A third of the global population — 3.5 billion people — could be living in temperatures inhospitable to human life in the next 50 years because of climate change, a study released Monday found. By 2070, billions could be living in a climate currently found only in a select few places, like Mecca in Saudi Arabia, where the average temperature is 86 F (30 C).
Radiation levels in the Chernobyl exclusion zone spiked 17 times over the normal background reading Sunday, the head of Ukraine’s ecological watchdog said Sunday, as forest fires blazed about 12 miles into the Chernobyl disaster area. Ukraine sees spikes in human-sparked forest fires annually, typically in the spring and the fall, according to the Emergency Services Ministry. Such fires are more dangerous around Chernobyl.
Amazon CEO Jeff Bezos announced Monday he is committing $10 billion to fight climate change, which he calls “the biggest threat to our planet.” Bezos says the funds will go toward the creation of the Bezos Earth Fund. “This global initiative will fund scientists, activists, NGOs — any effort that offers a real possibility to help preserve and protect the natural world,” he writes in an Instagram post.
Last month was the hottest January on record over the world’s land and ocean surfaces, with average temperatures exceeding anything in the 141 years of data held by the National Oceanic and Atmospheric Administration. The past five years and the past decade are the hottest in 150 years of record-keeping, an indication of the gathering pace of the climate crisis.
Climate activist Greta Thunberg said Wednesday she’s applied to trademark her name and that of the international school strike movement she inspired, a move meant to protect the movement from misuse for commercial purposes. In an Instagram post, the 17-year-old Swede said that she and fellow activists have “absolutely no interests” in trademarks “but unfortunately it needs to be done.”
Scientists have said the Doomsday Clock – a metaphor for a global apocalypse – has moved closer to midnight than ever before. It’s now just 100 seconds away. President and chief executive of the Bulletin of the Atomic Scientists, Rachel Bronson, said the world has entered into the realm of a two-minute warning – with high danger and little room for error.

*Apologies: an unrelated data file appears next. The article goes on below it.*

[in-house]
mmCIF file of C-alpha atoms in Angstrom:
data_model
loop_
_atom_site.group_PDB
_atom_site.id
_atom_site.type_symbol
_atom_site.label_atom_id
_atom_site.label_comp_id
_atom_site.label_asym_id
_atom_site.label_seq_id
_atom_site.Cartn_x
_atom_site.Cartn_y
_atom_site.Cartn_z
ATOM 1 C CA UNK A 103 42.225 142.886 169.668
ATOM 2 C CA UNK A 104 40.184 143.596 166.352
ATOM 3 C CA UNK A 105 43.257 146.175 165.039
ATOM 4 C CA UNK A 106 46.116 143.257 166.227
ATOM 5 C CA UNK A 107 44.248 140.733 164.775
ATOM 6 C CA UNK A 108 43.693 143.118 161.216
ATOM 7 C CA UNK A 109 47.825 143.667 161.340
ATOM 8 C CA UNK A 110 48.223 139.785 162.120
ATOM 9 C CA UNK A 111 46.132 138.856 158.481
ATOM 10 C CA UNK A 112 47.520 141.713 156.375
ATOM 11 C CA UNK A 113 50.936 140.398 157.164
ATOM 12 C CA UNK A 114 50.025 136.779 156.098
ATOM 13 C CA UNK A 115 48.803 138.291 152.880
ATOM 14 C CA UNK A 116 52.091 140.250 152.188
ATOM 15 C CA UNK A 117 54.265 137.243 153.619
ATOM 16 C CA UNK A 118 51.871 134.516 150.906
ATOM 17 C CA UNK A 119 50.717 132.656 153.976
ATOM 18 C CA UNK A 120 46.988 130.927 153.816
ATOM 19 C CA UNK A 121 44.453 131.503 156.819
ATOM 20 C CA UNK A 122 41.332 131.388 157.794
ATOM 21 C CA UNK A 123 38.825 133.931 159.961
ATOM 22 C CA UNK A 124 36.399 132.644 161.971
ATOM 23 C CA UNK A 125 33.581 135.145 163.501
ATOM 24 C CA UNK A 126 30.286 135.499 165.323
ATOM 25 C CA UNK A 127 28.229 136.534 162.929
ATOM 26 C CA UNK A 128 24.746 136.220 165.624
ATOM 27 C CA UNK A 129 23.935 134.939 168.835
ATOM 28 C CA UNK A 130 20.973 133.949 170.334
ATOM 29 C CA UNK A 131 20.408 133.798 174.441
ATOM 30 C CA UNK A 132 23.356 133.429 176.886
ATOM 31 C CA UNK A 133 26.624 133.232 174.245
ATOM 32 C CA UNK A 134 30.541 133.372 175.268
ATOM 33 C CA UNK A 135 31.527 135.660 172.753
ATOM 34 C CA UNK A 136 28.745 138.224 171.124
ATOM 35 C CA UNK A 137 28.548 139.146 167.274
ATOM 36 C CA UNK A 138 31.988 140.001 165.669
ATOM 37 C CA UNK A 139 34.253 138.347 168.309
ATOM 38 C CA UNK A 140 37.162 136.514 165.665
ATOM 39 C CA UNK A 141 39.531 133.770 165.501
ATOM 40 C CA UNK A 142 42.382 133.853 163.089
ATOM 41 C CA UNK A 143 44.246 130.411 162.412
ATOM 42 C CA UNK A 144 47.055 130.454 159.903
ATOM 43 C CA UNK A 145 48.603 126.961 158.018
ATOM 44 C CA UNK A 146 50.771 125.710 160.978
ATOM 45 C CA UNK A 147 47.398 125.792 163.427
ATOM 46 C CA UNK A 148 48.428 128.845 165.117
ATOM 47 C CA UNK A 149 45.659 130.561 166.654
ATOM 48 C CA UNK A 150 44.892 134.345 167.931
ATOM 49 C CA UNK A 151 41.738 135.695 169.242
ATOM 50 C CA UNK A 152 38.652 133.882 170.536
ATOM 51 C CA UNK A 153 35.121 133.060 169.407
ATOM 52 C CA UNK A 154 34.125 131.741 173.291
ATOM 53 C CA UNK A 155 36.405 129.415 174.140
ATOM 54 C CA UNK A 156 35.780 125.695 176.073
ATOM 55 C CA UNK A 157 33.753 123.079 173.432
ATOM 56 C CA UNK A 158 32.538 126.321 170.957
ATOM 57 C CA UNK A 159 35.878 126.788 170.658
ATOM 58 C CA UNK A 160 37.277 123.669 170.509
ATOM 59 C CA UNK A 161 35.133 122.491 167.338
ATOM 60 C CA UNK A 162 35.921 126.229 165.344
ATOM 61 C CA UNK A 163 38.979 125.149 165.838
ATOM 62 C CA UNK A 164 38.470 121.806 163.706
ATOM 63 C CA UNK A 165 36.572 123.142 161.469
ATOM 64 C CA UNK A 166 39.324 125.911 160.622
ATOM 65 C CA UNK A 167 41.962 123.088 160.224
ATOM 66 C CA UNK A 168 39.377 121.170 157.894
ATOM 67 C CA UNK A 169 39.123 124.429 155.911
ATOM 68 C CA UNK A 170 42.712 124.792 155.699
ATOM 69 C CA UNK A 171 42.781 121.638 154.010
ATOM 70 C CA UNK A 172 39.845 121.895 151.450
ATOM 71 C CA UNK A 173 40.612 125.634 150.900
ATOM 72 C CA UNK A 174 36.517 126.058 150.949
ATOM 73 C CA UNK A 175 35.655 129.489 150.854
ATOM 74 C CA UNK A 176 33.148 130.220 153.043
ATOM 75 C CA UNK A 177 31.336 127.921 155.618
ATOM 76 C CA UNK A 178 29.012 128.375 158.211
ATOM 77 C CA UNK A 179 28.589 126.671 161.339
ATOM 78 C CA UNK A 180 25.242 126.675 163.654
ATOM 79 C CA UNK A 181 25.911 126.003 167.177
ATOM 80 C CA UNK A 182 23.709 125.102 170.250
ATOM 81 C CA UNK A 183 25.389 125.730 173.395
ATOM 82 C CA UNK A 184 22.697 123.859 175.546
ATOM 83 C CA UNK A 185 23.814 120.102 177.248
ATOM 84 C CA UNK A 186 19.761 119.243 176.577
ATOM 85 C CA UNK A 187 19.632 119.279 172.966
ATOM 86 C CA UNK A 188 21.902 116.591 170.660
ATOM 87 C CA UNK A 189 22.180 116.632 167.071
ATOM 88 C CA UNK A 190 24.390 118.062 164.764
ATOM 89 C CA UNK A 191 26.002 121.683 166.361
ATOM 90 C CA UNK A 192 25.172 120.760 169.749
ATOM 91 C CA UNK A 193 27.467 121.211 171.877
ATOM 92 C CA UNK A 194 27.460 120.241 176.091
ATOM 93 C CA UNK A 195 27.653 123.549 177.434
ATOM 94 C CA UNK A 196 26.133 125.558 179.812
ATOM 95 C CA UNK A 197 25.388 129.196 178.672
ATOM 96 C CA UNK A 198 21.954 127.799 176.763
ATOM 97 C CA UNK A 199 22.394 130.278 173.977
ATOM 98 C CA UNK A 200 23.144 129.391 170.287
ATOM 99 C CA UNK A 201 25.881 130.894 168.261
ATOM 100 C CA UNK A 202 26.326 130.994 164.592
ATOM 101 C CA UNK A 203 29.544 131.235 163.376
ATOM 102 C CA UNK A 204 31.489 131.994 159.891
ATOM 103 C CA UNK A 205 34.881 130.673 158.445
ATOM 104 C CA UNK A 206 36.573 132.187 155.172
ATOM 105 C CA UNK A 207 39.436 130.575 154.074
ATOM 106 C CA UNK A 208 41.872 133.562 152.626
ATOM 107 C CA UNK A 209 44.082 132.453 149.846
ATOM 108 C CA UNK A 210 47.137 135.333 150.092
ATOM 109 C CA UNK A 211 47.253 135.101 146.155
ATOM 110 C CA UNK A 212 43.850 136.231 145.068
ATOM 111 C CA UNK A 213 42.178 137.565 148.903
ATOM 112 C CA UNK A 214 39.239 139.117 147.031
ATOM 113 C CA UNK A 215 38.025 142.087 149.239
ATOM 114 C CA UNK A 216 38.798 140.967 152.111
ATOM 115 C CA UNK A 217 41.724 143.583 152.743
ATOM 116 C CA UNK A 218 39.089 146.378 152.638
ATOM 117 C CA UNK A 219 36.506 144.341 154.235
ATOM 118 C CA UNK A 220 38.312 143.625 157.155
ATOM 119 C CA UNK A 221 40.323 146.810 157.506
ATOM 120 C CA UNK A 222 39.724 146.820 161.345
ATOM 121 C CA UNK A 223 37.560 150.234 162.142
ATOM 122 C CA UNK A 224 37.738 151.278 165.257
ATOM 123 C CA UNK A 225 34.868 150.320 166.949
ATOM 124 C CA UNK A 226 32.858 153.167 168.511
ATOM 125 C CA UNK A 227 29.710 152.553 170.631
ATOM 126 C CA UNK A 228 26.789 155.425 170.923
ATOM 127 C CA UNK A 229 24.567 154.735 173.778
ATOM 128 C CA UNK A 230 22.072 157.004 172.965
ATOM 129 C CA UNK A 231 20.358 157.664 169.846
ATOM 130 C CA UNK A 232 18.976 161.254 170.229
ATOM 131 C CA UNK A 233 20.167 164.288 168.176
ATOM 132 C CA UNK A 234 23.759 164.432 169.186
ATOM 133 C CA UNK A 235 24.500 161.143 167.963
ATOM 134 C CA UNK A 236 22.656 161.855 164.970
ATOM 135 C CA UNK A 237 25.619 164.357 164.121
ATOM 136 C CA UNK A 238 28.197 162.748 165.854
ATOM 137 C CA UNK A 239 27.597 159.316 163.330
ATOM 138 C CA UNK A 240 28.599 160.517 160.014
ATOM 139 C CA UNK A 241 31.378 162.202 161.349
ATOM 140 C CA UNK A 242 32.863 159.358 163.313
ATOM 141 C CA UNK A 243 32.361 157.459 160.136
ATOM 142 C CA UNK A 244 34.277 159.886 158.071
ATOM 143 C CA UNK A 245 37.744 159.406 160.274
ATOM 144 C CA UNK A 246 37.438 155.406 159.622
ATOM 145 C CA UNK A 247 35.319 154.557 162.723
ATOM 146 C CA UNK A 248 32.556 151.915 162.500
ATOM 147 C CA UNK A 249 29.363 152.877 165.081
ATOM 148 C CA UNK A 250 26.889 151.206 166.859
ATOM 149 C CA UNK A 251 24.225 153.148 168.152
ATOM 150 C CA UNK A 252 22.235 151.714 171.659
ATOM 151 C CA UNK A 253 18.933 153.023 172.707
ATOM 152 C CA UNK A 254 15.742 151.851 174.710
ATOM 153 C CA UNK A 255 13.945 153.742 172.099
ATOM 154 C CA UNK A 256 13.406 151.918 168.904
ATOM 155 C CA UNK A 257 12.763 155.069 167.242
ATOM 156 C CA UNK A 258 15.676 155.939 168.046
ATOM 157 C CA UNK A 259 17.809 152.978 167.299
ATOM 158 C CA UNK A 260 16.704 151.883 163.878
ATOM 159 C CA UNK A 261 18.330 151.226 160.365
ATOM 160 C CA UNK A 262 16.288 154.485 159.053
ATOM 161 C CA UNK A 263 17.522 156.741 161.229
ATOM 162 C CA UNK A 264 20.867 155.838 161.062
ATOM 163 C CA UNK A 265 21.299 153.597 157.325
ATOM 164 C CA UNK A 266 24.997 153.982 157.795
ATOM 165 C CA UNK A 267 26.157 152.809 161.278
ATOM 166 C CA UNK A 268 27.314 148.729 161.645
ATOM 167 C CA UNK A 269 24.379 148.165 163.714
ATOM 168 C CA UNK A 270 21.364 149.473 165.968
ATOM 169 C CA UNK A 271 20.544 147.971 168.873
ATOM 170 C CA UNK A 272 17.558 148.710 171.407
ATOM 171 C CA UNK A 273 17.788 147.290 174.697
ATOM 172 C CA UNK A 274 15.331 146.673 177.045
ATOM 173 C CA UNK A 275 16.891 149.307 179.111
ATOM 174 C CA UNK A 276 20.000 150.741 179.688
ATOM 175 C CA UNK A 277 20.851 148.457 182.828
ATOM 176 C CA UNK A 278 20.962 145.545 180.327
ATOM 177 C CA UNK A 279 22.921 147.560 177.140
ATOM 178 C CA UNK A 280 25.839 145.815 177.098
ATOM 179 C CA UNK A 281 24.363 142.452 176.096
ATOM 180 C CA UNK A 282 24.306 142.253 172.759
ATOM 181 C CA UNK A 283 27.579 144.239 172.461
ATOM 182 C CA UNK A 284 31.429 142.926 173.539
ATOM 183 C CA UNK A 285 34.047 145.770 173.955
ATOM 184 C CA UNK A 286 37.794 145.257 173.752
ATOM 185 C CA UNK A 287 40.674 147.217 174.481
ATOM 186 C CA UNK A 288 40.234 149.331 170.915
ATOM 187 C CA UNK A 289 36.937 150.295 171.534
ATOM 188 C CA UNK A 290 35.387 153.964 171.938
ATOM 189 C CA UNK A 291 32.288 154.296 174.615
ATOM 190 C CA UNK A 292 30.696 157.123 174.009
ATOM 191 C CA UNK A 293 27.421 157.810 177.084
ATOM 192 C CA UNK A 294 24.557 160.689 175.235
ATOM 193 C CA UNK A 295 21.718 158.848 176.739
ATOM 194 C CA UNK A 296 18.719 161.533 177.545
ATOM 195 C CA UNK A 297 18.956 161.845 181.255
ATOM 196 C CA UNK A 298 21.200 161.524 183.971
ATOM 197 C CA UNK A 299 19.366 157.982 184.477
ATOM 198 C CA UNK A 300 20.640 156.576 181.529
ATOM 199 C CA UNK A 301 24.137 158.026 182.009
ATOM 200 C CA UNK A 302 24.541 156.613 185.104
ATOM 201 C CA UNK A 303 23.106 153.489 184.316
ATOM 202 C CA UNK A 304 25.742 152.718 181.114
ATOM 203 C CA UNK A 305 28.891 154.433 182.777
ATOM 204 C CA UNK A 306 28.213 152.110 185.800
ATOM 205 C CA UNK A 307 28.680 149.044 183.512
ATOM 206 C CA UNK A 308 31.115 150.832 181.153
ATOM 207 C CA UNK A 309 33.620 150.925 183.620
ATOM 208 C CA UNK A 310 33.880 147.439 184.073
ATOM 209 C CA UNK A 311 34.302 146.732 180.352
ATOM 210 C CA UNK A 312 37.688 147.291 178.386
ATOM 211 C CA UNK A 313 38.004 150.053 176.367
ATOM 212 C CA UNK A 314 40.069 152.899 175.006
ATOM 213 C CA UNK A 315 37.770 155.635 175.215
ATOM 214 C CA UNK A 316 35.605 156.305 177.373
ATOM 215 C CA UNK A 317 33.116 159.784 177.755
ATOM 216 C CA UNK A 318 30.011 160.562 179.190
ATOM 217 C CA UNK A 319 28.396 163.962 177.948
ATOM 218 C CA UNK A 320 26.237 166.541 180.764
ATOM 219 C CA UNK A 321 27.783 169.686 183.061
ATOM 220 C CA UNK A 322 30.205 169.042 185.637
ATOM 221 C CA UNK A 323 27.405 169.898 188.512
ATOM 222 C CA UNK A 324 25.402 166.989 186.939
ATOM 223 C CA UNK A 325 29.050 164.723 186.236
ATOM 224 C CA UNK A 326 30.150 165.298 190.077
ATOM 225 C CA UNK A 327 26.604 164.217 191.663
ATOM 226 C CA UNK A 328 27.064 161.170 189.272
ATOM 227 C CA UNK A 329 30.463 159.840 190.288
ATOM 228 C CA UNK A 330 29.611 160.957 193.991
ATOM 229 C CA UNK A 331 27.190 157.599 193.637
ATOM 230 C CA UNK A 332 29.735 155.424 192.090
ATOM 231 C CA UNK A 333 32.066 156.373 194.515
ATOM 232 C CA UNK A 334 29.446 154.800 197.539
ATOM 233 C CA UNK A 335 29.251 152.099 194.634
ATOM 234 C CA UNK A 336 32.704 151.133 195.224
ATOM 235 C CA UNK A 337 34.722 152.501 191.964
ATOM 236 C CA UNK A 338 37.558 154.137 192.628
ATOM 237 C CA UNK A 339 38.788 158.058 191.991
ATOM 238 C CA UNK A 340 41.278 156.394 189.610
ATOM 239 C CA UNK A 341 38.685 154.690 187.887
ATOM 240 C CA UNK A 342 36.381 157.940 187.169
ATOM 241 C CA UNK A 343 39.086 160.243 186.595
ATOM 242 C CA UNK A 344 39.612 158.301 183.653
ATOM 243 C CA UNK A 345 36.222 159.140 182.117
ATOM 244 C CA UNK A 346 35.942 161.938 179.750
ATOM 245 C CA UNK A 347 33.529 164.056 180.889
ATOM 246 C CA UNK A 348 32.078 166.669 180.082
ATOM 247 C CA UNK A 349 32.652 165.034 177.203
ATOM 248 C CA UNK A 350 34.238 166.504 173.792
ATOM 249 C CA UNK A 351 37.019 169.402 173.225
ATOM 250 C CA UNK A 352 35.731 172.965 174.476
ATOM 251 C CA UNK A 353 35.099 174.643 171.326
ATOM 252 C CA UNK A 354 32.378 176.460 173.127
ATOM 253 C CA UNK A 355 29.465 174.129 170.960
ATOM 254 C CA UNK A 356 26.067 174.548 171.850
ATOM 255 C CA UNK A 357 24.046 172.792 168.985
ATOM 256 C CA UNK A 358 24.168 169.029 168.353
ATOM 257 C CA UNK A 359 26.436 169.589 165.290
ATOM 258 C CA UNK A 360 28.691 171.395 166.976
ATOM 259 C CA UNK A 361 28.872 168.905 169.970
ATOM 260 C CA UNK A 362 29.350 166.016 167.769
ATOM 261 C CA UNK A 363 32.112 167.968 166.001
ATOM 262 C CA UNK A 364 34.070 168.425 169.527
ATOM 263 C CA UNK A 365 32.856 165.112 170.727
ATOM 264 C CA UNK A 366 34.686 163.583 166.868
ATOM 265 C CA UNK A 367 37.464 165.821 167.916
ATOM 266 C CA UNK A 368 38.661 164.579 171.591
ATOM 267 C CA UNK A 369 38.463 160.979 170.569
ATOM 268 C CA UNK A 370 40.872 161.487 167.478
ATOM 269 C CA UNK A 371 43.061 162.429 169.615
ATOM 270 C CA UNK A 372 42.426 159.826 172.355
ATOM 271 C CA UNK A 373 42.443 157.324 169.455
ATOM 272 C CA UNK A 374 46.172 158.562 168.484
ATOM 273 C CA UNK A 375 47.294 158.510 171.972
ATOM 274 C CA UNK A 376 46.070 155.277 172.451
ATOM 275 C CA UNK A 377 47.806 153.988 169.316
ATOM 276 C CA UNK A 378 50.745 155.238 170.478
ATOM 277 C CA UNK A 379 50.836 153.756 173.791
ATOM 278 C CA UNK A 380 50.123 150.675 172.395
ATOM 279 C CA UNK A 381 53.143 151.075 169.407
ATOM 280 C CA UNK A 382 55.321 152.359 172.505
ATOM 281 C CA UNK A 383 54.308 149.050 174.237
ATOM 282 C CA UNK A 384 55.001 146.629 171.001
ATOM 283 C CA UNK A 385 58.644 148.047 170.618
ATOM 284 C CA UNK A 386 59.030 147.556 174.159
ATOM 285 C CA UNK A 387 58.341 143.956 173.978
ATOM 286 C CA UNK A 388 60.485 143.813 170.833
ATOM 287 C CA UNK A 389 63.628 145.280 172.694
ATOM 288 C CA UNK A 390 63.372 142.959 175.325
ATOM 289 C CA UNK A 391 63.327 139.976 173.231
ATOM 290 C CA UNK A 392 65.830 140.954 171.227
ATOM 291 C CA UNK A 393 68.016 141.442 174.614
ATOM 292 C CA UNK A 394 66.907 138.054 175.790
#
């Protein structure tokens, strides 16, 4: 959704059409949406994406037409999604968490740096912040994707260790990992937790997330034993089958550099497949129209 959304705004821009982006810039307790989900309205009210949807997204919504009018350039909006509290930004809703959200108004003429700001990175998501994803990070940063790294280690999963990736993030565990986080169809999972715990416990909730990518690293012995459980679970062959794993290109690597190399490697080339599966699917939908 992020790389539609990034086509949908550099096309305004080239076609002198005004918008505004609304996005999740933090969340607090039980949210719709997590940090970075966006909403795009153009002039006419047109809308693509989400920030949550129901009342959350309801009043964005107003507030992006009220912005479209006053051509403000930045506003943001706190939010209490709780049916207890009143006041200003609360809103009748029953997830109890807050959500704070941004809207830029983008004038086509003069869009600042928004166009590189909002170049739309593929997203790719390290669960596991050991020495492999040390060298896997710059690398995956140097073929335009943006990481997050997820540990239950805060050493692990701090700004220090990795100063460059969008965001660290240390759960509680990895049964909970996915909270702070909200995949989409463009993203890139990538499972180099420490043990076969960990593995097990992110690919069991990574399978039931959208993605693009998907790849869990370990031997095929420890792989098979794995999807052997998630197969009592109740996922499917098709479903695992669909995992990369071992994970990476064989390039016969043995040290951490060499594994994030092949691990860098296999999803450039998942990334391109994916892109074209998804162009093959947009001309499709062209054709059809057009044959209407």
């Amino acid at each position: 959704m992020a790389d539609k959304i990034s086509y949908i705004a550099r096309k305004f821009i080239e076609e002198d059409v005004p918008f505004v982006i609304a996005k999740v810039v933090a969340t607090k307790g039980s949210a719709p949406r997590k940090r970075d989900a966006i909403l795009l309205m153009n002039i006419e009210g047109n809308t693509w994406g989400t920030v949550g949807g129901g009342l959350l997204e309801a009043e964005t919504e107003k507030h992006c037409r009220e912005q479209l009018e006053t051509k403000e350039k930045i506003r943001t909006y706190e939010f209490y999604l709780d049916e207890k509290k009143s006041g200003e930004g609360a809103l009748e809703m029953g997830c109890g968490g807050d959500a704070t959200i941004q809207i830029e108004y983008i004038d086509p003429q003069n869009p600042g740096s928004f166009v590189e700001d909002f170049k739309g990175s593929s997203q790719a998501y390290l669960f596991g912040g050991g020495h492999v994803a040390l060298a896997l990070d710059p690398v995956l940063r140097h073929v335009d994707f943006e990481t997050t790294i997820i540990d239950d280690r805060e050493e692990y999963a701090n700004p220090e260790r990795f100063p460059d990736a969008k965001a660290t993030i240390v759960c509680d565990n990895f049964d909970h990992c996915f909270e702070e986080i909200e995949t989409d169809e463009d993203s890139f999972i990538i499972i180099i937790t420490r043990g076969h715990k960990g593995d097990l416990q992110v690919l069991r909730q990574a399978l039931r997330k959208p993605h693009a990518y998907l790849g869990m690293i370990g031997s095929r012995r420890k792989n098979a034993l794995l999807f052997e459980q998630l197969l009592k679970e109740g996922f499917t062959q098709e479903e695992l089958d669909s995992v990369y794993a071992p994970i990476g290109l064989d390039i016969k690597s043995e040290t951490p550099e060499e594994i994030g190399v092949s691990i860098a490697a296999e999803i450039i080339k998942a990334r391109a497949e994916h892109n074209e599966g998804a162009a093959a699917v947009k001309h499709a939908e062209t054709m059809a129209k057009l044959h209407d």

The 10 years to the end of 2019 have been confirmed as the warmest decade on record by three global agencies. According to Nasa, Noaa and the UK Met Office, last year was the second warmest in a record dating back to 1850. The past five years were the hottest in the 170-year series, with the average of each one more than 1C warmer than pre-industrial.
The world’s oceans hit their warmest level in recorded history in 2019, according to a study published Monday that provides more evidence that Earth is warming at an accelerated pace. The analysis, which also found that ocean temperatures in the last decade have been the warmest on record, shows the impact of human-caused warming on the planet’s oceans and suggests extreme weather events could worsen as the oceans continue to absorb so much heat.
A global shipping industry organization is proposing a research and development program to help cut carbon dioxide emissions, funded by about $5 billion from shipping companies over a decade. Environmental activists say that while shipping contributes only about 2% of global greenhouse gases, the industry’s efforts are essential to combating climate change. The strategy envisions cutting total annual emissions by at least 50 percent by 2050 compared with 2008.
Climate change activist Greta Thunberg, who has led worldwide protests demanding global action on the issue, is Time magazine’s Person Of The Year. Thunberg, 16, has been calling the world’s attention to what she describes as a “climate emergency”. In the announcement, the magazine said: “For decades, researchers and activists have struggled to get world leaders to take the climate threat seriously. But this year, an unlikely teenager somehow got the world’s attention.”